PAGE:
Godiego also performed some songs for the ''Galaxy Express 999'' anime series, most notably the eponymous end song of the 1979 film version.

Godiego reunited in 1999, and has continued touring.

An Orange Range cover version of "Monkey Magic" was featured in the 2007 INiS rhythm video game, ''Moero! Nekketsu Rhythm Damashii Osu! Tatakae! Ouendan 2''. They also inspired the -Japanese band in name and performances.


* - Keyboard, vocals, band leader
* - Vocals, keyboard
* - Guitar, vocals
* - Bass, vocals
* - Drums, vocals


*Monkey Magic
*Galaxy Express 999
*JAVA WA JAVA in the book of Godiego



Gao Village

Gao Village a minor village featured within the famed ancient Chinese novel Journey to the West. Gao Village is a village that remains rather near to the main Tang Dynasty - thus being within China. Around chapter 18, Sanzang and Sun Wukong would arrive at this seemingly small village. Gao Village is run by an old man named Square Gao and his hard working villagers. This village is reputed for its amount of vegetarian food - as seen with Zhu Bajie, Square Gao's son-in-law. After Bajie is effectively subdued by Wukong due to his exceedingly gluttonous and lustful ways, this village's overall provisional production rises to a large margin. Sanzang, Wukong, and his new disciple all soon leave this village and continue their journey westward. This village would not be shown again following Bajie's subjugation during chapter 19.

Demon King of Confusion

Demon King of Confusion a character featured within the famed Chinese novel Journey to the West. This demon king is the first opponent that Sun Wukong would face off within the novel - in which had been in chapter 2. When Wukong had returned from his celestial teacher in chapter 2, his fellow monkeys had told him that the Demon King of Confusion had taken over their Water Curtain Cave and generally ordered every monkey to do as he pleased. After Wukong reached the demon king's cave, the king simply laughed at the boastful ways of Wukong and headed out in full armor. This is what could be seen when the demon king appeared before Wukong:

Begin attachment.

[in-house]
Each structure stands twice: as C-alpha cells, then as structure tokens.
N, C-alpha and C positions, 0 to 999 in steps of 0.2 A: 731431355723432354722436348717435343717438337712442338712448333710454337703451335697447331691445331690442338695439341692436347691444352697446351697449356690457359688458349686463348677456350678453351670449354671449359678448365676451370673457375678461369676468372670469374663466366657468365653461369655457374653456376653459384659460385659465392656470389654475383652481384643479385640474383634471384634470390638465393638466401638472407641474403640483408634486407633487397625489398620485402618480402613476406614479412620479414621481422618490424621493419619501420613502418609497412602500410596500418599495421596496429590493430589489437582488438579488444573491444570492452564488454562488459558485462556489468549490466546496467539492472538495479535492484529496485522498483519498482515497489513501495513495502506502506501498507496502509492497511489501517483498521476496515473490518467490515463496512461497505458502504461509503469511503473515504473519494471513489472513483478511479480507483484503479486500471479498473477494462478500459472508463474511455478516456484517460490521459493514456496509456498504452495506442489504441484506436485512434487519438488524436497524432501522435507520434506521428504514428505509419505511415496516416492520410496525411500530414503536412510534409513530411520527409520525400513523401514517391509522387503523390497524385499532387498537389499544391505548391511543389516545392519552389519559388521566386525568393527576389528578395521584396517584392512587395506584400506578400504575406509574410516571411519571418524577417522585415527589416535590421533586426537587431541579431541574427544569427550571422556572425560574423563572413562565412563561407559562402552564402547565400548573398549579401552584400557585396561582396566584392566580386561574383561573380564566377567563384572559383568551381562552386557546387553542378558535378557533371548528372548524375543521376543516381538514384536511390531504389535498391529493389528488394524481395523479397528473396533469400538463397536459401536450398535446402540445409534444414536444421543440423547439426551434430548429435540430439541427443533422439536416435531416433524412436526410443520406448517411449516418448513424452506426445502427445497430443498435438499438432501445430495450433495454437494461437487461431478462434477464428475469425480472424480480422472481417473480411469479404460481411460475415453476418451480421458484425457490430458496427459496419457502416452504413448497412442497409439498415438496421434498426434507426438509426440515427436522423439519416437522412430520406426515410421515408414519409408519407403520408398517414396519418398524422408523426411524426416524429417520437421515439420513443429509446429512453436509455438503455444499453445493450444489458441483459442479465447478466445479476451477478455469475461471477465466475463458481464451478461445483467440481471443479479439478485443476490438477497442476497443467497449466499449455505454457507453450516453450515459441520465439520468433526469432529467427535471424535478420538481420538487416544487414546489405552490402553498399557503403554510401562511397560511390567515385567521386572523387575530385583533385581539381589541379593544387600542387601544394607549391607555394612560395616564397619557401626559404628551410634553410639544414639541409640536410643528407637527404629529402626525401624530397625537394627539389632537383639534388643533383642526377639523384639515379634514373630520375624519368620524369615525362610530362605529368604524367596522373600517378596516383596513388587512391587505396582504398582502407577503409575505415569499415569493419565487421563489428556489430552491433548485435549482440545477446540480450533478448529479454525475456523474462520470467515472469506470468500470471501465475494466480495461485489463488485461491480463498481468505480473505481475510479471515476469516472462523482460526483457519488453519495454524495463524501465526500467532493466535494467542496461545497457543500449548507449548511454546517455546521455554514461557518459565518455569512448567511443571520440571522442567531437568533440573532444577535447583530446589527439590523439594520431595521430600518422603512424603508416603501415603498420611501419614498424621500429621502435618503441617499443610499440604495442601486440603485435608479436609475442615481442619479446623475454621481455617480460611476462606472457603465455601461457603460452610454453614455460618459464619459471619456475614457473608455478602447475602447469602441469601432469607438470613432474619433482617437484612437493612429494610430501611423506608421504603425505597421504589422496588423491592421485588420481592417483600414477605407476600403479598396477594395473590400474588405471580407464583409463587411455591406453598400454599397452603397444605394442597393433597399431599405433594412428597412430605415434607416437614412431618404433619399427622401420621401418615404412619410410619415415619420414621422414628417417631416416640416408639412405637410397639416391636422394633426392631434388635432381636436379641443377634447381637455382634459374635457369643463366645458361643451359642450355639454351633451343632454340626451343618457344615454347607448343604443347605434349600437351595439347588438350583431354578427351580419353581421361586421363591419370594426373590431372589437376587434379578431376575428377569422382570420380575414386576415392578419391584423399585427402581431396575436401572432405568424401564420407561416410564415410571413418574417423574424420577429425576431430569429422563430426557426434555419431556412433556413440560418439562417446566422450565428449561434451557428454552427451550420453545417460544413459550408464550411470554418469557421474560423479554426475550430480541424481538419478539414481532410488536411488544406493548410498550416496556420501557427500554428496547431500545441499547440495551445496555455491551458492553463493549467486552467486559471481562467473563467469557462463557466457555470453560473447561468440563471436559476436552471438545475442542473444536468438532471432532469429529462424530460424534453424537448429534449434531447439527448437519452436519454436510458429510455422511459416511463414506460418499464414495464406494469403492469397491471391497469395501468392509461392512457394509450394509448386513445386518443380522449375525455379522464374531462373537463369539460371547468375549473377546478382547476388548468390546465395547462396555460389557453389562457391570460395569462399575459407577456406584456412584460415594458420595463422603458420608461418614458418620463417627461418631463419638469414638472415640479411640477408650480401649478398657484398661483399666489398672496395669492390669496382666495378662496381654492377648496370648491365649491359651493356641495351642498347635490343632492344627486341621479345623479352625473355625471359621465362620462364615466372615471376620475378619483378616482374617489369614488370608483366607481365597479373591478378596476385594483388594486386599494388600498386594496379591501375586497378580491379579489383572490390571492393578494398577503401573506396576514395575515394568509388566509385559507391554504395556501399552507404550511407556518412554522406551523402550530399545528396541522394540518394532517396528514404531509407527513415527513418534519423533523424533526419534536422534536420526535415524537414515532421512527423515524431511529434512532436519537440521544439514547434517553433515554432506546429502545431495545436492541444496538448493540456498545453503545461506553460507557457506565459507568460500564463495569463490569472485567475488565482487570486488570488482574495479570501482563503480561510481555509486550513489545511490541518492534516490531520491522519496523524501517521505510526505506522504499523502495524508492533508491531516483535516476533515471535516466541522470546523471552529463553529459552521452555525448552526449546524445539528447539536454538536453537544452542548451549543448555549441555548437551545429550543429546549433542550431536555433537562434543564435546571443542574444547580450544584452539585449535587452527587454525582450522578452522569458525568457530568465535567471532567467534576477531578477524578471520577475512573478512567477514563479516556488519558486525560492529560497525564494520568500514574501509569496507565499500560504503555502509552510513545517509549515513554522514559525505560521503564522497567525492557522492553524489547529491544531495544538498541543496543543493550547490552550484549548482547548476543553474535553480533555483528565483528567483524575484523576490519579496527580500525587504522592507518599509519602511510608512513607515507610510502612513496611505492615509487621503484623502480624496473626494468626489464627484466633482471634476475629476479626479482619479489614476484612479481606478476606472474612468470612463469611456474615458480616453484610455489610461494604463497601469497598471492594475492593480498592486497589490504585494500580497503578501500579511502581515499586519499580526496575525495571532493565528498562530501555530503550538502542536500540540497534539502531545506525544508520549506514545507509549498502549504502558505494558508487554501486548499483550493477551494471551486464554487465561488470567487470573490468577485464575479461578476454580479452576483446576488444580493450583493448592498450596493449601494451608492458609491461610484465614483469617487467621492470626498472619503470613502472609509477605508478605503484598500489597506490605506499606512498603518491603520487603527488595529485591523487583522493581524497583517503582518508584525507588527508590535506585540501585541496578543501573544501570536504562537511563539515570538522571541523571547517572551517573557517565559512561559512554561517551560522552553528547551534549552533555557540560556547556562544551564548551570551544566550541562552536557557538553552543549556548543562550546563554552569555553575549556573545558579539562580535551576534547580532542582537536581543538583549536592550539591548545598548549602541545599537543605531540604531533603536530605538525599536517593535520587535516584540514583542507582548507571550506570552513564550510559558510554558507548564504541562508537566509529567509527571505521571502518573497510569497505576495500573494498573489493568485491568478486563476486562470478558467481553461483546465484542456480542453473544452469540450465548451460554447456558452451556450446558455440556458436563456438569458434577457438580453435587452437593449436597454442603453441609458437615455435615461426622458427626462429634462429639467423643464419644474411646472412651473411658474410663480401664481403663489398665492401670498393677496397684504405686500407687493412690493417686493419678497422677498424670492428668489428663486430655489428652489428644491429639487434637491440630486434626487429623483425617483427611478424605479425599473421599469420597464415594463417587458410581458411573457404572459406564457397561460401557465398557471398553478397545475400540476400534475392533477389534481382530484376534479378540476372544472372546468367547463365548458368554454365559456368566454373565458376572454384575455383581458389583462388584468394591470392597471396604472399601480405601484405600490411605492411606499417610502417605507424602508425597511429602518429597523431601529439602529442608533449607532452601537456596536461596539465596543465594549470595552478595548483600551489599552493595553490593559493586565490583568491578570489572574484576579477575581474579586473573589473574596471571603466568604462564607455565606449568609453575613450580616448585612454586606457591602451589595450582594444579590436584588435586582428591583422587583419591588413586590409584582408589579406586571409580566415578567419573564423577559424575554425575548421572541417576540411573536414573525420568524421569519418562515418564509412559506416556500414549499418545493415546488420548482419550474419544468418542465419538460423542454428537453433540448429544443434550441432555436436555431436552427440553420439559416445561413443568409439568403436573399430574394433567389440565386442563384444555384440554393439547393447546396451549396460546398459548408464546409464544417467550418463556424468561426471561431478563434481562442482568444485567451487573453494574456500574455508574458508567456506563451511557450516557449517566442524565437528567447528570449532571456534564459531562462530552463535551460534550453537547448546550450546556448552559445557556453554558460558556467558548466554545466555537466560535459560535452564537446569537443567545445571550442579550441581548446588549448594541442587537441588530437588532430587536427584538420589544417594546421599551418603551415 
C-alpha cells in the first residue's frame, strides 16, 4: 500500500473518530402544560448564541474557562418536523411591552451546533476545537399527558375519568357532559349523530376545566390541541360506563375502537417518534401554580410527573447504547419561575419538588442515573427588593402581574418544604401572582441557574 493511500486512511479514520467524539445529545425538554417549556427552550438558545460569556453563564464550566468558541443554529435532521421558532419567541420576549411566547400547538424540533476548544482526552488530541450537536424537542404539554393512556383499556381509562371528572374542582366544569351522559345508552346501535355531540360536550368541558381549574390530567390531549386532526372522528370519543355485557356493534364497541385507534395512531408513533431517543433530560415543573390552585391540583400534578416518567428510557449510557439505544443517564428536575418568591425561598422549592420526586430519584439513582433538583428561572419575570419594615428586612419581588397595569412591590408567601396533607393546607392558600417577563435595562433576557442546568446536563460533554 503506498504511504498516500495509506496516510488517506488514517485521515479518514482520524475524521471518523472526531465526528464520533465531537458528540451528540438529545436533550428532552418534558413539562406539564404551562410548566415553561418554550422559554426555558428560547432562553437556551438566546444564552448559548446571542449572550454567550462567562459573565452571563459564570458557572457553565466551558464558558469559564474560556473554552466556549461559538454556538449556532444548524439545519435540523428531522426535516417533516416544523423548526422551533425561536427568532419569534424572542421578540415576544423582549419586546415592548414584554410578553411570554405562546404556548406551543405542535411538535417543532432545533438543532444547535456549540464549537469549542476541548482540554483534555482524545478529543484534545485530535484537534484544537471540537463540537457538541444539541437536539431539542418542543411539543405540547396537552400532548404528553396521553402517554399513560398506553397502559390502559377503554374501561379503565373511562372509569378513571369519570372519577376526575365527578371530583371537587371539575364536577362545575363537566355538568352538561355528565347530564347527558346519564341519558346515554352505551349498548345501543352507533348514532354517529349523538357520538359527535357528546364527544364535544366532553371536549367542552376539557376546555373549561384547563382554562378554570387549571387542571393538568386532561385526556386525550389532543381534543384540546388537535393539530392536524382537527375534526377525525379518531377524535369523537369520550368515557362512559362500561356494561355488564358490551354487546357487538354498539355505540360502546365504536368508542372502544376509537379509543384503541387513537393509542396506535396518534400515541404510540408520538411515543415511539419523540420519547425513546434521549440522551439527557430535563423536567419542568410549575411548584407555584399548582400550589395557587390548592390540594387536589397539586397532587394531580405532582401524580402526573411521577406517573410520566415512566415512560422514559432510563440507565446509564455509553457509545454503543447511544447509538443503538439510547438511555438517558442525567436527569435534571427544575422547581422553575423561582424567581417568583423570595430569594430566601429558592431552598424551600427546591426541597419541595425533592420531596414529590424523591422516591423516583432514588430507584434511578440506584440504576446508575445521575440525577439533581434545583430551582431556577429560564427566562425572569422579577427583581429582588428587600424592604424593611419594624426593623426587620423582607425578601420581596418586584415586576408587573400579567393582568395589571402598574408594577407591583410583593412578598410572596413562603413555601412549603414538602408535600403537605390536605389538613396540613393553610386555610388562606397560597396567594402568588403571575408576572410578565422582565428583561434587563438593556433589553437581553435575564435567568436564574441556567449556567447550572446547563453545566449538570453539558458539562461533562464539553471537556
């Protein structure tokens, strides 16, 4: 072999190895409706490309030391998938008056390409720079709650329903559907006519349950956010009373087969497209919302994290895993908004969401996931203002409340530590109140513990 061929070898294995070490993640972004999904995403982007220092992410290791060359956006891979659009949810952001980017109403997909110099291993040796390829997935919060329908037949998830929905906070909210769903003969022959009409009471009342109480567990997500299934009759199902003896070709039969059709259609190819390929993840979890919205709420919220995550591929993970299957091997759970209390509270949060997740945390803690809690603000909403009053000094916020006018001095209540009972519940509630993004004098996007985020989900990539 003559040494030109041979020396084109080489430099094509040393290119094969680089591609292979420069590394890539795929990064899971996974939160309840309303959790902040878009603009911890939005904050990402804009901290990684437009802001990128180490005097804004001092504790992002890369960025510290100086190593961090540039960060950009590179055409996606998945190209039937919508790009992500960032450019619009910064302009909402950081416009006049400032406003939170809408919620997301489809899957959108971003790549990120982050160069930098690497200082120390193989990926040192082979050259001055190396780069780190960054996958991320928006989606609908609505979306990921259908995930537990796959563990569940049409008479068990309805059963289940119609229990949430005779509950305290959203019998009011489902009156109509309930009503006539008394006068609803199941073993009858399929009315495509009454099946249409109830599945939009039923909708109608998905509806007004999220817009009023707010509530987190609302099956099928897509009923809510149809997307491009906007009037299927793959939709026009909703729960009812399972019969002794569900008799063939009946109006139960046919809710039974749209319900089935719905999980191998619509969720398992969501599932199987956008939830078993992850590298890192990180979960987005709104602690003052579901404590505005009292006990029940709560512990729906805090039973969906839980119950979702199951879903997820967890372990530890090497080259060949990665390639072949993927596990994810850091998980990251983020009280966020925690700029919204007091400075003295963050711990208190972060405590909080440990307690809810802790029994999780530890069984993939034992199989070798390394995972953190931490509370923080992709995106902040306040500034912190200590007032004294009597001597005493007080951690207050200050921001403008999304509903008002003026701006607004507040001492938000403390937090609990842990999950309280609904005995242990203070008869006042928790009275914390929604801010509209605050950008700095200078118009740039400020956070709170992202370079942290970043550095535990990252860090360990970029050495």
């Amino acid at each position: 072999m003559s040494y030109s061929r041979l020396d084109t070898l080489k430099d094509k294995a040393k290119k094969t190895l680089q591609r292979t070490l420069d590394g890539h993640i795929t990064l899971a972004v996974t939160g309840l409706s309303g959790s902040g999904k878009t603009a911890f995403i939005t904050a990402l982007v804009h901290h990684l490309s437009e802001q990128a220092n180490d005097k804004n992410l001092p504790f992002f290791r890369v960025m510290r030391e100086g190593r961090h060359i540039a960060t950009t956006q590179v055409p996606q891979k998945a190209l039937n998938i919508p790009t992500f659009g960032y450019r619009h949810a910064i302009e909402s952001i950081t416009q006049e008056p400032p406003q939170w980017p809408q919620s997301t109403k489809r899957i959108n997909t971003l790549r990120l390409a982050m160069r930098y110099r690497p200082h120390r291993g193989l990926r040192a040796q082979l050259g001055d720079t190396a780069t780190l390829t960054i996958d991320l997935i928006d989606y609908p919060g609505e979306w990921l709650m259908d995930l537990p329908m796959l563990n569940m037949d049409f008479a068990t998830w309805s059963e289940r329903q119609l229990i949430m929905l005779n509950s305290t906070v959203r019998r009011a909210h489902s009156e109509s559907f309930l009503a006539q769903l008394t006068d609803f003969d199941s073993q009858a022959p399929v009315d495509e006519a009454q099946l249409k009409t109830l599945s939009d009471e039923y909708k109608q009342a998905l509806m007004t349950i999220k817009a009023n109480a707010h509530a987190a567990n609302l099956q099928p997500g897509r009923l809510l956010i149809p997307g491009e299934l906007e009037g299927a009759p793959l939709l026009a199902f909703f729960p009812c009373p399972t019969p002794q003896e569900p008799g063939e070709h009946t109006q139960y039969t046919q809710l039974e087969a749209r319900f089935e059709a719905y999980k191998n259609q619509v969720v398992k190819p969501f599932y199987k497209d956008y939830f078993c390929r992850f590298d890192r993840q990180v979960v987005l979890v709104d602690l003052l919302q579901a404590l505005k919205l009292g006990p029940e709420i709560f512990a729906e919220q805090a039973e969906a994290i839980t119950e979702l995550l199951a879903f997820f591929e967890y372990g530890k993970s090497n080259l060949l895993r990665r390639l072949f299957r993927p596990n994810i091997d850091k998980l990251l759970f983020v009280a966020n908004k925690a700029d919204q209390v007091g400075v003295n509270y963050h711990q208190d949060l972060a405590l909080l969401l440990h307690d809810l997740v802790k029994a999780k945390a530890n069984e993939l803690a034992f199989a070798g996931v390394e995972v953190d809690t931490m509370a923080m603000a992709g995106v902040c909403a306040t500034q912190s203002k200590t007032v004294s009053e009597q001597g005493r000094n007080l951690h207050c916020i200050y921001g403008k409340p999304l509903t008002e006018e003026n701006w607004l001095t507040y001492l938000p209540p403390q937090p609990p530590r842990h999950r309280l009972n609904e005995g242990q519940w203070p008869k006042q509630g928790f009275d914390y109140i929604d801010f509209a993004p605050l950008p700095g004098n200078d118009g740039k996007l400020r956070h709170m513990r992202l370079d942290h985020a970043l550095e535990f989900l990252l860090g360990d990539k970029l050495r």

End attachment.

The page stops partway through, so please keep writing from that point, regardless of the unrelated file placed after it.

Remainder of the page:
''*On his head he wore a dark golden helmet,
Glistening in the sun.
*On his body he wore a black silk gown'',
Flapping in the breeze.
*''Below that he wore black metal armour,
Girt with a leather belt''.
*''On his feet he wore patterned boots,
As splendid as a field?marshal's''.
*''His waist was ten feet round,
And his height was thirty cubits''.
*''In his hand he held a sword,
With gleaming point and edge''.
*''He called himself the Demon King of Confusion
And his appearance was truly dazzling.''

Throughout the full battle between the demon king and Wukong, things seemed to be going very badly for the demon. At first, the demon sought to defeat Sun Wukong in hand to hand combat, fearing that he would look foolish defeating a smaller, unarmed, opponent with a weapon, but he then reneged his decision and grabbed the sword after his ribs had been shattered. However, Sun Wukong was too swift for the sword and formed a spell to release over three hundred monkeys; every monkey continuously smacked the demon in every area possible. In time, the demon was completely wounded and Wukong seized this chance to grab hold of his very large sword and send it crashing down atop the demon's head; thus cleaving his head into two - effectively putting an end to his life. He then ordered the monkeys to exterminate the followers of the Demon King of Confusion, rescue the captured monkeys, and restore the mountain to its natural order.